Throughout the Scriptures the word "eye" is frequently used to denote spiritual vision, as when Job declared upon gaining a clearer thought of God, "I have heard of thee by the hearing of the ear: but now mine eye seeth thee;" and the prophet Isaiah exclaimed, "For mine eyes have seen the King, the Lord of hosts." Again he says, "Thine eyes shall see the king in his beauty: they shall behold the land that is very far off." Certainly they had no more intention of thus affirming the operation of a physical nerve than had Jesus when he said to Philip, "He that hath seen me hath seen the Father." On page 586 of "Science and Health with Key to the Scriptures" Mrs. Eddy gives us the scientific definition of eyes: "Spiritual discernment,—not material but mental."

To the so-called mortal, the function of sight may seem finite, limited, and imperfect, manifesting frequently the impure images of a carnal existence wholly apart from spiritual experience. To this phase of belief, diseases of retina and optic nerve may seem consequences of the day's trials, while approaching blindness may be accepted as a necessity of increasing age. The healing of astigmatism and the various claims of mortal mind with reference to eyes is frequently the first proof to the student of the regenerating power of Truth, as taught in Christian Science. Such was the joyful experience of the writer when, after only a few weeks' reading of our textbook and the New Testament life of Jesus, glasses which for ten years had been believed necessary were laid away as entirely useless. Of course the metaphysical reason for such a transformation was not clearly understood at the time, but even then the vision of the Christ was growing clearer as consciousness manifest, while the scales of material belief were falling so rapidly that even the temporary acceptance of sight apart from good was reversed.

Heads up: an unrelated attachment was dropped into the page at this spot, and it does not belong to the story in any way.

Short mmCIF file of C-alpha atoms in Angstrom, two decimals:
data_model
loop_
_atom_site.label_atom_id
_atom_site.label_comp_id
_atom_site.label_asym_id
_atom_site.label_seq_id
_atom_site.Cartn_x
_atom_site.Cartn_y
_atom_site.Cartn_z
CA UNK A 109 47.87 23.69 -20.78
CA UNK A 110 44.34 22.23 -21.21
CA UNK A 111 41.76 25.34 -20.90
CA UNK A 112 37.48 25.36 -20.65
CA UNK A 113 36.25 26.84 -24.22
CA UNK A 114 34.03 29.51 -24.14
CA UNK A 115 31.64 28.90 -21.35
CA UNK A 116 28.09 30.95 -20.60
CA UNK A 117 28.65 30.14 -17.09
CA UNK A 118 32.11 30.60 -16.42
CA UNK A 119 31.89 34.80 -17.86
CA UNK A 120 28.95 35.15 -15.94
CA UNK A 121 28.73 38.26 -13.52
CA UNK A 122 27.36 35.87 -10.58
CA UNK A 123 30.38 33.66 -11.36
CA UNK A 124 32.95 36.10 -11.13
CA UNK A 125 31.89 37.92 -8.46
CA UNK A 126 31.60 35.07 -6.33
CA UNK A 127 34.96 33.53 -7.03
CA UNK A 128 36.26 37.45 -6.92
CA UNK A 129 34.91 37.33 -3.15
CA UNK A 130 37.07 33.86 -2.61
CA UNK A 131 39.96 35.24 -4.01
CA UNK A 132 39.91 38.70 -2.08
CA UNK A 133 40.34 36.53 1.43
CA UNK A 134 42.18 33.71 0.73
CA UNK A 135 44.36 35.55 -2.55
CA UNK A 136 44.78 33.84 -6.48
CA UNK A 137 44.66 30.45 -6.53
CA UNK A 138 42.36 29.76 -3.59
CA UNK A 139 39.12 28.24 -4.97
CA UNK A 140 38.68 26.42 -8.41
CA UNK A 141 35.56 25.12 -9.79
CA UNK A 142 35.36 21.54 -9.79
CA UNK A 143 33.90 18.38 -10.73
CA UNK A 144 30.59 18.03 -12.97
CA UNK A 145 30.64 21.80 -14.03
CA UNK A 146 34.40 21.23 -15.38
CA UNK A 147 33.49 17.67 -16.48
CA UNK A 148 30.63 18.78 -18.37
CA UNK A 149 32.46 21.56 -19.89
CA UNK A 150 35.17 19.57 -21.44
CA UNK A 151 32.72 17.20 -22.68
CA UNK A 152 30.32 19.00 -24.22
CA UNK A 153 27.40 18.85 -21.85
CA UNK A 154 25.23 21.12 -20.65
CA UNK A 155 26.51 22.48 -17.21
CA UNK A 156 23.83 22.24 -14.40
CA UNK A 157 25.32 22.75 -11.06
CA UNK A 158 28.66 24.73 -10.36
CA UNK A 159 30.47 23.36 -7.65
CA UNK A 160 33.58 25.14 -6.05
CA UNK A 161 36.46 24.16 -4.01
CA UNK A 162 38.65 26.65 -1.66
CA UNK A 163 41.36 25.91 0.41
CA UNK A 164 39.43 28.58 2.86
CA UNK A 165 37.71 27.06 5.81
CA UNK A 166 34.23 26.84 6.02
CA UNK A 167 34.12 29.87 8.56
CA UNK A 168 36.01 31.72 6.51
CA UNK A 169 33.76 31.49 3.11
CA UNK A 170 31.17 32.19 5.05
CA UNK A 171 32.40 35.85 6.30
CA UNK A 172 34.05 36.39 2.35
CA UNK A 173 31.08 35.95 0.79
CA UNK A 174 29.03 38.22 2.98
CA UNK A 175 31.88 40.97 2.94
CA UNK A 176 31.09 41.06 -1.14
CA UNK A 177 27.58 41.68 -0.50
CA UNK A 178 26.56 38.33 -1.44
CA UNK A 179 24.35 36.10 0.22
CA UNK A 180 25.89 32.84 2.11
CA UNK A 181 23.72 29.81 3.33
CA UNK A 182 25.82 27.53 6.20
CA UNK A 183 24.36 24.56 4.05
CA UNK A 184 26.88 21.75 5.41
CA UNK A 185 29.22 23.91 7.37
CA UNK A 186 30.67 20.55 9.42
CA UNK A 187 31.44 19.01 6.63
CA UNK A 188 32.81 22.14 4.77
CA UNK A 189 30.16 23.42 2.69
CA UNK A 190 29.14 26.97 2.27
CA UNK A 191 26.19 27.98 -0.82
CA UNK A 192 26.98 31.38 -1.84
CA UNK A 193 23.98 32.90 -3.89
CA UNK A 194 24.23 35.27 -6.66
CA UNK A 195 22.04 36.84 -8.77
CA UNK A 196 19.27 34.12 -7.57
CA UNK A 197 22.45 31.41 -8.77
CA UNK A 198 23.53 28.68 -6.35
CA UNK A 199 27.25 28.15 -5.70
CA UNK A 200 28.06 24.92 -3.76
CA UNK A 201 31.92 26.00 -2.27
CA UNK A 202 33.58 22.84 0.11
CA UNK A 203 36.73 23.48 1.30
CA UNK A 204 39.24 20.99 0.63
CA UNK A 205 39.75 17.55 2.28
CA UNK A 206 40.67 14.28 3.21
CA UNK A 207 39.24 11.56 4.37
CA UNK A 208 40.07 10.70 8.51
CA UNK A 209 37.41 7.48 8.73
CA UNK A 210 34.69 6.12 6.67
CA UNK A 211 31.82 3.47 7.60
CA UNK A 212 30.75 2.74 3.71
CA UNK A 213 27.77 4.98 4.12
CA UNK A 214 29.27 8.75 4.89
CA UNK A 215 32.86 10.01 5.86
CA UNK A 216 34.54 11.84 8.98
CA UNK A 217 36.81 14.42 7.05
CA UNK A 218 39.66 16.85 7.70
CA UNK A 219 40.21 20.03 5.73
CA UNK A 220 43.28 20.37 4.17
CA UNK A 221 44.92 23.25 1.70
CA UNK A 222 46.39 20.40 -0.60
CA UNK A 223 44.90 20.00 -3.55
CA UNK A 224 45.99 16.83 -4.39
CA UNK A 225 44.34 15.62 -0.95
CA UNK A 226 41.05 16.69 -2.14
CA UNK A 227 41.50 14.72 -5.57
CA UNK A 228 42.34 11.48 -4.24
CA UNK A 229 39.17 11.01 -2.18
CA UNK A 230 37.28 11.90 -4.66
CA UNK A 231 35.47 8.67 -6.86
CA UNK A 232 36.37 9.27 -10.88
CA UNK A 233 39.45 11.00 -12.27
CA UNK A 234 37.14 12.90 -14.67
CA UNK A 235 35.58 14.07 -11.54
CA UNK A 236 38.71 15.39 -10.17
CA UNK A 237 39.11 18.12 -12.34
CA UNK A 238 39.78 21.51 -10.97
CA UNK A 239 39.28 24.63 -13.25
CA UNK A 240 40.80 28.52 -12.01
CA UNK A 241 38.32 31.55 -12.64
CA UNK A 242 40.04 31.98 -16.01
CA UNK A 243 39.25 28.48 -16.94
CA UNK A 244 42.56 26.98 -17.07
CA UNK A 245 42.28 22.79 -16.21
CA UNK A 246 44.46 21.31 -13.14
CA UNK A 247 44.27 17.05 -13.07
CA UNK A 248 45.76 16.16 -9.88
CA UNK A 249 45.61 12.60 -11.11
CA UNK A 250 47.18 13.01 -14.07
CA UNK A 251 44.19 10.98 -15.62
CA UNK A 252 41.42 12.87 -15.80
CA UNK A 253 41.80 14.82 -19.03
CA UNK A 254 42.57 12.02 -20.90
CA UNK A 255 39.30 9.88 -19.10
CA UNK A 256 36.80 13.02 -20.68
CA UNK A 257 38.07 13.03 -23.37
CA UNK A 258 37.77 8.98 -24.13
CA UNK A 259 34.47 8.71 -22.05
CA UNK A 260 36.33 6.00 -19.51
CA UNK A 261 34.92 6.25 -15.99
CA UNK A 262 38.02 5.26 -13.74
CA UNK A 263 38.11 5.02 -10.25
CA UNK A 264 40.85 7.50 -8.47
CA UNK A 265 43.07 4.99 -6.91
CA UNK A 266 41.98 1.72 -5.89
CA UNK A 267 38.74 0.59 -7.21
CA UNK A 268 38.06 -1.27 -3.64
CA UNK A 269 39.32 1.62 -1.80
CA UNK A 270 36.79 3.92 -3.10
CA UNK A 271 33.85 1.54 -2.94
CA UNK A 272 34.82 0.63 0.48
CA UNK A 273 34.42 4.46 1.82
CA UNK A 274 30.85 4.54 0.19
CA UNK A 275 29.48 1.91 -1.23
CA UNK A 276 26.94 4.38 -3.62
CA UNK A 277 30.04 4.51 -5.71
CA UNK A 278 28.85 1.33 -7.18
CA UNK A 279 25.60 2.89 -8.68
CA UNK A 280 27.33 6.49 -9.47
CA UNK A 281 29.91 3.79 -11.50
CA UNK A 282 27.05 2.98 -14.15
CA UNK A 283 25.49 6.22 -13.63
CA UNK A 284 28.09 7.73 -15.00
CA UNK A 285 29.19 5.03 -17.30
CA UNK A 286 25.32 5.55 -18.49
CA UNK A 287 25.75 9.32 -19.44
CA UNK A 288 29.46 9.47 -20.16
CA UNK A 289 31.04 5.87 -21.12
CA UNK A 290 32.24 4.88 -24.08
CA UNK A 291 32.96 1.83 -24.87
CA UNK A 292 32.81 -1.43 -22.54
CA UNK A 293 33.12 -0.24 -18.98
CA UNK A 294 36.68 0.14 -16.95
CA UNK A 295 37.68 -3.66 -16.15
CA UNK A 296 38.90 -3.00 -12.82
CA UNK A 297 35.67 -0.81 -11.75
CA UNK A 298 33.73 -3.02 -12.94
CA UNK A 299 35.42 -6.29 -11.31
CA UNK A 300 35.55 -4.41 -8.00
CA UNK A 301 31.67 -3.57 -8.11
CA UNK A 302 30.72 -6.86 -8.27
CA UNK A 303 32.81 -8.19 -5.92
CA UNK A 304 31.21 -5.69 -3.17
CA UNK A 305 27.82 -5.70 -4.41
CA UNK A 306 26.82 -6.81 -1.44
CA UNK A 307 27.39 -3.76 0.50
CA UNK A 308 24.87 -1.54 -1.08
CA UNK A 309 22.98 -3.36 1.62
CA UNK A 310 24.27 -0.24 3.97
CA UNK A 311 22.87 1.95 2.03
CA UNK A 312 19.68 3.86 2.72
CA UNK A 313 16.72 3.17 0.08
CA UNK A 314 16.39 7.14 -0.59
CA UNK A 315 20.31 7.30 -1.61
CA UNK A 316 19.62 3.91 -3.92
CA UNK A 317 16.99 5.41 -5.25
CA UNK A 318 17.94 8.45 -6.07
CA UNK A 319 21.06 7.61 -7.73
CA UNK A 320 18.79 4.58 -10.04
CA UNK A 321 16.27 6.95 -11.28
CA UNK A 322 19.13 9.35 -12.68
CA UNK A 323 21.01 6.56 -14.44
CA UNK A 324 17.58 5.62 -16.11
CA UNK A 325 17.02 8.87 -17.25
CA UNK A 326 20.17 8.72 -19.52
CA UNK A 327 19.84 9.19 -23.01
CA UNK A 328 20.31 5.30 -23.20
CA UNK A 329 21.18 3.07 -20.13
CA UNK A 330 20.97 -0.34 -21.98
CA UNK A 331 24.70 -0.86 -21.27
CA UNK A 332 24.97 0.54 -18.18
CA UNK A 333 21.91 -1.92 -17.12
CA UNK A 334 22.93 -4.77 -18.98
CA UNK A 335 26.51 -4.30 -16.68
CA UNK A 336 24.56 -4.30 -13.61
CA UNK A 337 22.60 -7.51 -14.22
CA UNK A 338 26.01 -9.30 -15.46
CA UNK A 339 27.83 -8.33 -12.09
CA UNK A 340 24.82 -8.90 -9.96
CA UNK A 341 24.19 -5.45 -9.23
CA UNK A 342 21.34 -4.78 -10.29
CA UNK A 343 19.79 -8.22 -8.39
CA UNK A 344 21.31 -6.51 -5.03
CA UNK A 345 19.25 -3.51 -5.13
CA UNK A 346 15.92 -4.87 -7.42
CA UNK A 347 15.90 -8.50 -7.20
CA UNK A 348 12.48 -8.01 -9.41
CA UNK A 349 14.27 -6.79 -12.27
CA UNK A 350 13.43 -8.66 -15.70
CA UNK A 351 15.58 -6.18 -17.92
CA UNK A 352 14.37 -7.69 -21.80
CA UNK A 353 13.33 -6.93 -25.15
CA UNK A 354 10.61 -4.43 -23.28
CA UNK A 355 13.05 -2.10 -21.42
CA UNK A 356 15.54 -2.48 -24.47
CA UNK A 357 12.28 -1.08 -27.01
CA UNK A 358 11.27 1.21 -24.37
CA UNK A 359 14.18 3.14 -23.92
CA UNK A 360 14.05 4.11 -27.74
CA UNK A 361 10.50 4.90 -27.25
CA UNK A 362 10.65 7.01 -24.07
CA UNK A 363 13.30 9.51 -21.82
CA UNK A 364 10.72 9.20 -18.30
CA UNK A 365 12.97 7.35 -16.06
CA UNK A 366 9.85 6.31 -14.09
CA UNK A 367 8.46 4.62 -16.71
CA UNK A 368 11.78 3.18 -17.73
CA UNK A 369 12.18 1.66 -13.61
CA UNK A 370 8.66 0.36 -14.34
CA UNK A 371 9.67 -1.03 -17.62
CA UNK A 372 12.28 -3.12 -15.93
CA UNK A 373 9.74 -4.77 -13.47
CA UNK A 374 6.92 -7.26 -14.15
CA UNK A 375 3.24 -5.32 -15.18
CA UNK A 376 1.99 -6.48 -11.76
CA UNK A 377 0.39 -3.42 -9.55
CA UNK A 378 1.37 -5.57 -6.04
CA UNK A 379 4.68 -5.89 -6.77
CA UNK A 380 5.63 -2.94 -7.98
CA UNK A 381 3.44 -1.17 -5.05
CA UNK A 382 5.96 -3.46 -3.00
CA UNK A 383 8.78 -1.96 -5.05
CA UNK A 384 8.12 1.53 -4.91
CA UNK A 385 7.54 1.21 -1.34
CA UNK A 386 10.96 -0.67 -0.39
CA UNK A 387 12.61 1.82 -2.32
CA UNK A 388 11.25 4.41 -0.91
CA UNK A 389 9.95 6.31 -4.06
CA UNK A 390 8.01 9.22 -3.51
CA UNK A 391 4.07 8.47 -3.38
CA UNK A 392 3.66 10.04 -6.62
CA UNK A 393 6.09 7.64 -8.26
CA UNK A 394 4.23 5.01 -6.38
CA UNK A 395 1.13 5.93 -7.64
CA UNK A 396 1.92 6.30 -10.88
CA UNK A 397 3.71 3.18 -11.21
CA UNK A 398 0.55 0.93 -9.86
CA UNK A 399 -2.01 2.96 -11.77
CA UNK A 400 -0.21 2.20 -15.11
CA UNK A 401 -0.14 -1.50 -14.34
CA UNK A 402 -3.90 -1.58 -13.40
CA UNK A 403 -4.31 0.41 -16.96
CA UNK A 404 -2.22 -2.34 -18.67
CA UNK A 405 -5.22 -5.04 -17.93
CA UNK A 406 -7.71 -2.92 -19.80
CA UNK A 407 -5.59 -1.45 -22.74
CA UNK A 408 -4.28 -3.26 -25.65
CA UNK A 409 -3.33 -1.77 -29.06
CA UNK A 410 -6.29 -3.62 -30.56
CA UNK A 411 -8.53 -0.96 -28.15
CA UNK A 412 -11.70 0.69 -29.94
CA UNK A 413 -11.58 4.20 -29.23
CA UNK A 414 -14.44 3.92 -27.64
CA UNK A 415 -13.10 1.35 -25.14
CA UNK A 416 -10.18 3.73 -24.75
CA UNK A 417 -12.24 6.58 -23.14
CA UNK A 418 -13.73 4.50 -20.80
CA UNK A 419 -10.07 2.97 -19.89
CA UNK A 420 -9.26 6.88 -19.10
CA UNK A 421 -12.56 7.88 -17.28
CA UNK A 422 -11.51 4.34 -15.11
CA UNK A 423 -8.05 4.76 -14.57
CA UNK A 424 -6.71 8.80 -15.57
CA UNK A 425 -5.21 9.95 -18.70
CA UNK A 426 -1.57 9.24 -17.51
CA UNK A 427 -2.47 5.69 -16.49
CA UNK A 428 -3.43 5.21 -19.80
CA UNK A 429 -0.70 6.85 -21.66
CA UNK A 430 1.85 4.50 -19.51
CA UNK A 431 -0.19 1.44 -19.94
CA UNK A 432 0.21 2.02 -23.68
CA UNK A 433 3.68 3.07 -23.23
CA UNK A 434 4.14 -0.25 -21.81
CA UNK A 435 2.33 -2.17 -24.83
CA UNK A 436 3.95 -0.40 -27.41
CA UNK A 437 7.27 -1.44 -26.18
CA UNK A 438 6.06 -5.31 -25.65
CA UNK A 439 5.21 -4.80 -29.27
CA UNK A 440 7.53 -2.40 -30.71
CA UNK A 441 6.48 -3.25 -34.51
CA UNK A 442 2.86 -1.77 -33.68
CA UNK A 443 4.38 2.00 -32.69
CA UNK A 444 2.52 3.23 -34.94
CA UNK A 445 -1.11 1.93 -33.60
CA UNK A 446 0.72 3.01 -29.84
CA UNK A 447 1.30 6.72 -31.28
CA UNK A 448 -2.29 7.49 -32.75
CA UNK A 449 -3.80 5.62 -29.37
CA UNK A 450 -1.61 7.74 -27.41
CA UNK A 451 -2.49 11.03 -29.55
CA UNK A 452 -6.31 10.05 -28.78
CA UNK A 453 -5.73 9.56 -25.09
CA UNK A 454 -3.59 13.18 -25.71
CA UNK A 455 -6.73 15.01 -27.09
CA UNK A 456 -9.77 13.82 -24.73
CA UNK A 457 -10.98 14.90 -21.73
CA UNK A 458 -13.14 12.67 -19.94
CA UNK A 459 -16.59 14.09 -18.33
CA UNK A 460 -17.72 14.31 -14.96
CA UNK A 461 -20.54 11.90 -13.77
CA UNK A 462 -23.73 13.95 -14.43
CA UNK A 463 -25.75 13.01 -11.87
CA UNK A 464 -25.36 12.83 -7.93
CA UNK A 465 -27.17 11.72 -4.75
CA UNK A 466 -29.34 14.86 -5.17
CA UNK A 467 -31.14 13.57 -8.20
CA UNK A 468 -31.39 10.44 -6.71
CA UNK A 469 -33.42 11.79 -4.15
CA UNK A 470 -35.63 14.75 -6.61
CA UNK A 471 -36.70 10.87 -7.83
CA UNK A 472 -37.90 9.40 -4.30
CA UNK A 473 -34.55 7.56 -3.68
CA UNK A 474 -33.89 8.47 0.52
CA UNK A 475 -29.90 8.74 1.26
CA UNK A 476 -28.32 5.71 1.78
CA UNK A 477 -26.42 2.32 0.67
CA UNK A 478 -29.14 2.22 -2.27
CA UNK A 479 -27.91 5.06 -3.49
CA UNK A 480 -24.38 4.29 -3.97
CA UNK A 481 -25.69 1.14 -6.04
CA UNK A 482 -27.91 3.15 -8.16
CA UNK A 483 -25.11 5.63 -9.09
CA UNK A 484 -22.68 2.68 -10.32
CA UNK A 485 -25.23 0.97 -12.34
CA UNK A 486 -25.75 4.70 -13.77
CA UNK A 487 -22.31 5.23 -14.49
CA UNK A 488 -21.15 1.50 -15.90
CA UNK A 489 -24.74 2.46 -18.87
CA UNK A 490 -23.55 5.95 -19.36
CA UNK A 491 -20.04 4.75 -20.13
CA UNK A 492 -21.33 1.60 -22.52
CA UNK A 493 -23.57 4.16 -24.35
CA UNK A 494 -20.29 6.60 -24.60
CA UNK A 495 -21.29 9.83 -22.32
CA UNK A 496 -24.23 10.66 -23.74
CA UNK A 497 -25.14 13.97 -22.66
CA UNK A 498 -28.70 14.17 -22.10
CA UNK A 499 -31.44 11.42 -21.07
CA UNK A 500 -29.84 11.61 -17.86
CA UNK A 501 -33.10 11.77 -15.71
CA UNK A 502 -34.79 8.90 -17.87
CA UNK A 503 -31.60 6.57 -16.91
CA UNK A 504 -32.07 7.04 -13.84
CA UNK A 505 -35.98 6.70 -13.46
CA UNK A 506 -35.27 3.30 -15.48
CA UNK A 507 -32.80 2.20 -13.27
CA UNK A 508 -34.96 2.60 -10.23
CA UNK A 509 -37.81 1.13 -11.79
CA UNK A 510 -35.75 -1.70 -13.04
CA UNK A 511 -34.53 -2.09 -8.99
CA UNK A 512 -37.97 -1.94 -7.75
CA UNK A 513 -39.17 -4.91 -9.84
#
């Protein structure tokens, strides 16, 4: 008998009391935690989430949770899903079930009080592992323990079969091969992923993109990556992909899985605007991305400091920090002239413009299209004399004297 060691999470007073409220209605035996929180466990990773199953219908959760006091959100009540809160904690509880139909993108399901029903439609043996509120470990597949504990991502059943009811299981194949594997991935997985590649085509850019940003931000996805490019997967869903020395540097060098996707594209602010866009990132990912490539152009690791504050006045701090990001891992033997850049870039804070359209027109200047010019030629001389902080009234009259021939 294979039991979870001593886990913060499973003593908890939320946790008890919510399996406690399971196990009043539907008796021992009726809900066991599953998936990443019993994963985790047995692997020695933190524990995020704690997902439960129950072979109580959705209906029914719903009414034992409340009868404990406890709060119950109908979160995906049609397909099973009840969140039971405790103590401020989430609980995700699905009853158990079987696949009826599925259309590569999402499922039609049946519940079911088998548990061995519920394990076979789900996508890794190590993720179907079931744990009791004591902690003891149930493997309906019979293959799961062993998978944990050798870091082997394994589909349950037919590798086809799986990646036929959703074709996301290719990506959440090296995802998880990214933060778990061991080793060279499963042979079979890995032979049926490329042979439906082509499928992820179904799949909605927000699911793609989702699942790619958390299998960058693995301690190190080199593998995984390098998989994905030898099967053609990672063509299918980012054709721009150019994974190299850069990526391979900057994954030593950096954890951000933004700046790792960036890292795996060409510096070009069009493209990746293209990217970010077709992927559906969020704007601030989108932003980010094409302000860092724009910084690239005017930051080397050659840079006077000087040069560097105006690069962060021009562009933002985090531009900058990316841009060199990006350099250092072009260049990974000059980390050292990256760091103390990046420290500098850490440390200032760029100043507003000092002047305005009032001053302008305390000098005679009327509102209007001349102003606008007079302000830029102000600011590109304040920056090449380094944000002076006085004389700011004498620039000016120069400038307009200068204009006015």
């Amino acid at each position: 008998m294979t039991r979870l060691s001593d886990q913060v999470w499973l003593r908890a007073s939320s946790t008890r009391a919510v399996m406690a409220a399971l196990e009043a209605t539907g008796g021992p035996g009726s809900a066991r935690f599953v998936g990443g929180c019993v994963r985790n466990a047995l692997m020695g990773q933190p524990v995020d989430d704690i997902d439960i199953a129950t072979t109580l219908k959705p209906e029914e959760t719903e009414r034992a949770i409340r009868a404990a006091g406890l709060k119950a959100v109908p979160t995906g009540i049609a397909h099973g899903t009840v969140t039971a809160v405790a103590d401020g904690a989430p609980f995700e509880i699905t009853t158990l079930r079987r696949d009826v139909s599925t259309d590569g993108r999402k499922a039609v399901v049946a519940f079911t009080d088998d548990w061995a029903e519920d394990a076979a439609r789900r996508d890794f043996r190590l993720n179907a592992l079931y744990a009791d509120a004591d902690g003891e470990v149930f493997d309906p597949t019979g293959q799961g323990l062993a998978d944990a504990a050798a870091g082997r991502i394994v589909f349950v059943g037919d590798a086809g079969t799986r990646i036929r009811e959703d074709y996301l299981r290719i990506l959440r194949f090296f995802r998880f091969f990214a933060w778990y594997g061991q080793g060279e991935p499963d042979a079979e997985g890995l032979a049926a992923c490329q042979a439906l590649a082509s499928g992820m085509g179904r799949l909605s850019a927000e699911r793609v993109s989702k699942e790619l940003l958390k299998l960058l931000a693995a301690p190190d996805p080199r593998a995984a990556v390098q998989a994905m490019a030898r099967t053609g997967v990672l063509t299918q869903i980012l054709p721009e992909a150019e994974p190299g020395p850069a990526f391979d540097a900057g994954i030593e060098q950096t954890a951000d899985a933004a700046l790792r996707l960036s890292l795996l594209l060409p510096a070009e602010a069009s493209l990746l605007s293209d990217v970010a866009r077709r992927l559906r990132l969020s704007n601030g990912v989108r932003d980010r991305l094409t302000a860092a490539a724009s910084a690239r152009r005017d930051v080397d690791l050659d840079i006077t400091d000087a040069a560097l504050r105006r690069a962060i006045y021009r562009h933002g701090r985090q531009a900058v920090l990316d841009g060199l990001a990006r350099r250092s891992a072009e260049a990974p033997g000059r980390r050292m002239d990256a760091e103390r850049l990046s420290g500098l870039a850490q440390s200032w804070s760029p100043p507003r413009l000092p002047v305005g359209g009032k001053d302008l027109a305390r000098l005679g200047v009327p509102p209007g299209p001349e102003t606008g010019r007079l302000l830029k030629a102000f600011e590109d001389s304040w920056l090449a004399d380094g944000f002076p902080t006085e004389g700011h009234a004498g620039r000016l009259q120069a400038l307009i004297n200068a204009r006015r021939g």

May 8, 1920

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